Gate-level synthesis of the algorithm will utilize Synopsys Inc.'s Design Compiler to produce a functionally equivalent schematic in hardware. A MOSIS specific technology library, which uses a multi-vendor integrated circuit manufacturer's library and allows fabrication at several foundries with a single design, will be used to generate a gate-level schematic of the design and provide more accurate area/timing estimates (as if the design were to be implemented in an integrated circuit (IC)).
Algorithm performance in each of the evaluation categories will be documented for each algorithm submission. Specific performance areas to be addressed include the following:
3. Transistor count
4. Input/Outputs Required
5. Key setup time
6. Algorithm setup time (tables, etc.)
7. Time to encrypt one block
8. Time to decrypt one block
9. Time to switch keys
As an estimate based on an available MOSIS library, the results of the synthesis area reporting will consist of pre-layout area estimates of the algorithm. Although potentially different from a post-layout estimate, the area reports generated from Synopsys will provide a relative comparison of each of the algorithm submissions.
A variety of architecture approaches will be considered to maximize the data throughput of the algorithm implementation. Timings for all relevant architectures will be reported.
Based on the synthesized netlist (from Synopsys), an additional report describing the number of transistors required to implement the algorithm will be provided.
Inputs/Outputs (I/O) Required
Timing considerations and algorithm structure will dictate the I/O requirements for specific implementations of each of the algorithms. Trade-offs in reducing pin count will be examined to meet performance goals (e.g., pipelining may require a large I/O count).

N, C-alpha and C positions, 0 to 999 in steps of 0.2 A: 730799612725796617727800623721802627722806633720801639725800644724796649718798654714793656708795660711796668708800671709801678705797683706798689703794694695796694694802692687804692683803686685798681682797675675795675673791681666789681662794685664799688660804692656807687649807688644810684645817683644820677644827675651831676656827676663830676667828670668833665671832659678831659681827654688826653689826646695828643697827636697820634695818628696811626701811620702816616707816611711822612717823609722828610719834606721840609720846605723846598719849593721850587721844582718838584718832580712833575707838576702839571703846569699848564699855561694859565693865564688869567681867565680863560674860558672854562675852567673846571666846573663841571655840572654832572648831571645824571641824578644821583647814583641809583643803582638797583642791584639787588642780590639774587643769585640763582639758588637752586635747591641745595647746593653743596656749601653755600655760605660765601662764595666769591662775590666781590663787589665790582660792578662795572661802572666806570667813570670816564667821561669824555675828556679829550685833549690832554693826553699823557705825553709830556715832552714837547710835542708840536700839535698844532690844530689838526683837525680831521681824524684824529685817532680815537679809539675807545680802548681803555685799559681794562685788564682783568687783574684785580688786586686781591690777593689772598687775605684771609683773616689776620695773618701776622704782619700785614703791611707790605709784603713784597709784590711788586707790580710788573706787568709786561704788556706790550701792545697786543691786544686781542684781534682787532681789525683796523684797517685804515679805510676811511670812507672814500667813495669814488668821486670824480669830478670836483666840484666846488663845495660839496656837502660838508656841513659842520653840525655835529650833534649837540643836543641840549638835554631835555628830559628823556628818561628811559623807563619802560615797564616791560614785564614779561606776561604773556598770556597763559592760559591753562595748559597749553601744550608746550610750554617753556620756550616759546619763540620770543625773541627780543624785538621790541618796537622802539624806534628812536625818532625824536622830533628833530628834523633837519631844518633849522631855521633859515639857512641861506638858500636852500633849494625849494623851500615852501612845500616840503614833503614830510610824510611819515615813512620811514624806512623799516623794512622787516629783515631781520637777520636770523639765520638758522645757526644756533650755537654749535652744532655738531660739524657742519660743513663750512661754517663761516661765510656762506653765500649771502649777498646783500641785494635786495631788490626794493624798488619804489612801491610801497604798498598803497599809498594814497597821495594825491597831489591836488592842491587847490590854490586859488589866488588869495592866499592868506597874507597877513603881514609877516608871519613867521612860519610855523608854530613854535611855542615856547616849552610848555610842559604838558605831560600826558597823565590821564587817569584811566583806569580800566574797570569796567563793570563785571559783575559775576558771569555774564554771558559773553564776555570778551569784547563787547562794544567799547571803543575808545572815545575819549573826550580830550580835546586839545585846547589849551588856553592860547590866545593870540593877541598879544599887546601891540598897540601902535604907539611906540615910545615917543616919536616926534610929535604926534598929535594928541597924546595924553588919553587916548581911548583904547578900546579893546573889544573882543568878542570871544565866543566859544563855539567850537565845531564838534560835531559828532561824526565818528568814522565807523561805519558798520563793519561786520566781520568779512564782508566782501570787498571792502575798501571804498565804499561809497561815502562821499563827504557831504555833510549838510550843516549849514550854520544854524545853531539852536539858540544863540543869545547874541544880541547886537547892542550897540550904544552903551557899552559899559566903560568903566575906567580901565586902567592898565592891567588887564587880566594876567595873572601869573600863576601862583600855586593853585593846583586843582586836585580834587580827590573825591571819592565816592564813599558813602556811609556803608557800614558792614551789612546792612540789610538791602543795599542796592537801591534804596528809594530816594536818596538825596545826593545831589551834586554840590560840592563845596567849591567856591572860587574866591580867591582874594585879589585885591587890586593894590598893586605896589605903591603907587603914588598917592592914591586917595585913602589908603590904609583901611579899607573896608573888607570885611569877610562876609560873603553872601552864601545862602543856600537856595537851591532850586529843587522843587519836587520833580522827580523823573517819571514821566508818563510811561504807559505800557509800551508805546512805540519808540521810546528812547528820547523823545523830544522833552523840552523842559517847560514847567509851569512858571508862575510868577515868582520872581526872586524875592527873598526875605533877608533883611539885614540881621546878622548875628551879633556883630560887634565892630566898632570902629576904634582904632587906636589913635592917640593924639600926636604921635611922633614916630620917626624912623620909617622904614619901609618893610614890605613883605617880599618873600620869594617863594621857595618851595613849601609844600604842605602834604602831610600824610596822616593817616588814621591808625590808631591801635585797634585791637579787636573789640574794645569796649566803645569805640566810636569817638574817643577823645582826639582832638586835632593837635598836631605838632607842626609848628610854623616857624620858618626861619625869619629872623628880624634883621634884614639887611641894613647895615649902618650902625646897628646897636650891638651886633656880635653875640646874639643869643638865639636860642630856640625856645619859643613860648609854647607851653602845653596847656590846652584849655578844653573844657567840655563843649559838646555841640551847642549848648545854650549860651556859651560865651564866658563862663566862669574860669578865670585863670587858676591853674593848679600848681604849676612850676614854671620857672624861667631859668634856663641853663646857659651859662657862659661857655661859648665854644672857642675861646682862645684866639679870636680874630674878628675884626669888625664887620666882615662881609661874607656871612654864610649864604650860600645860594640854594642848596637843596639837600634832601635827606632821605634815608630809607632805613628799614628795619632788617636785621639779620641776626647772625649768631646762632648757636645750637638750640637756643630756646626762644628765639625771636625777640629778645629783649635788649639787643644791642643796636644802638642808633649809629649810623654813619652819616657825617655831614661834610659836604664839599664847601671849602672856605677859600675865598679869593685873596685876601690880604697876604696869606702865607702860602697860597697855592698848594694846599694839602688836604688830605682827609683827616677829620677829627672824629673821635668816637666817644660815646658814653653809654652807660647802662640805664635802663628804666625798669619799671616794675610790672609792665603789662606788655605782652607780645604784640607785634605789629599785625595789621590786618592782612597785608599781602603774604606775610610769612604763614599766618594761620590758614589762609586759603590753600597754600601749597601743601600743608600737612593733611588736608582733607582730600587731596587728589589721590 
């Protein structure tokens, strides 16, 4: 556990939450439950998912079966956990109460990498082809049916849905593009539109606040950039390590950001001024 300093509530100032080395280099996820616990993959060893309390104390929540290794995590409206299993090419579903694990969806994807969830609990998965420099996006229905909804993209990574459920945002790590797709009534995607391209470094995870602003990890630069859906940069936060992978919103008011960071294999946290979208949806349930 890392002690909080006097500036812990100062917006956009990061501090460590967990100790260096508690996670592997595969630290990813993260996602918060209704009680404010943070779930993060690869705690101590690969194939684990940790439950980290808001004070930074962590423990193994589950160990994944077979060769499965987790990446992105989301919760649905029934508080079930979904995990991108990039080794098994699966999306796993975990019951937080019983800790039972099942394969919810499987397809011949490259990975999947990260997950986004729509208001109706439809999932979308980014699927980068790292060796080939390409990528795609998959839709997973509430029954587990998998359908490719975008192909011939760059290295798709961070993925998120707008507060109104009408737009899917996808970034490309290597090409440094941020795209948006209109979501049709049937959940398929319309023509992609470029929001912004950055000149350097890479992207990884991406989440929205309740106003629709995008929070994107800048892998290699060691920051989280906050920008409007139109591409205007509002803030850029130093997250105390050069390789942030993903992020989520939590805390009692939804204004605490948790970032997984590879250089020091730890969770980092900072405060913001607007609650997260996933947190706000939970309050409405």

Key Setup Time
Key run-up times will be examined to assess the overhead of each algorithm in establishing a usable key.
Algorithm Setup Time
This area will address minimum setup times before an algorithm is ready to process data. Time to create look-up tables, etc., will fall in this category.
Time to Encrypt One Block
This area will address minimum latency times for each of the algorithm submissions. Both the time to encrypt a single block and the average time to encrypt one block when encrypting a file will be reported.
Time to Decrypt One Block
This area will address minimum latency times for each of the algorithm submissions. As above, both single block time and average time will be reported.
Time to Switch Keys
This area will address key agility and minimum times required for multiple keys.
A table summarizing the results and performance metrics will be provided for algorithm comparison. This table will be unclassified and publicly available.
Transcription and HTML by JYA/Urban Deadline.
[Added by JYA]
Vantage Analysis Systems, Inc.
42808 Christy St., Suite 200
Fremont, CA 94538
Unit of Viewlogic Systems, Inc., MA. Developer of digital integrated circuit design software. The software runs on Apollo, Sun, SGI and IBM computers.
(formerly Vantage Analysis Systems)
The Company develops and markets CAE software tools for behavioral simulation. Its products are used to simulate and verify board level and application specific integrated circuit electronic designs.
MARLBORO, MA. -- (October 2, 1998) -- Viewlogic Systems, Inc. today announced, on the cusp of its 14th anniversary, the successful completion of a management-led buy-out from former parent, Synopsys (NASDAQ: SNPS). The new company will channel its expertise to provide integrated electronic-product (e-product) design software and services which will support system designers in the Electronic Design Automation (EDA) market.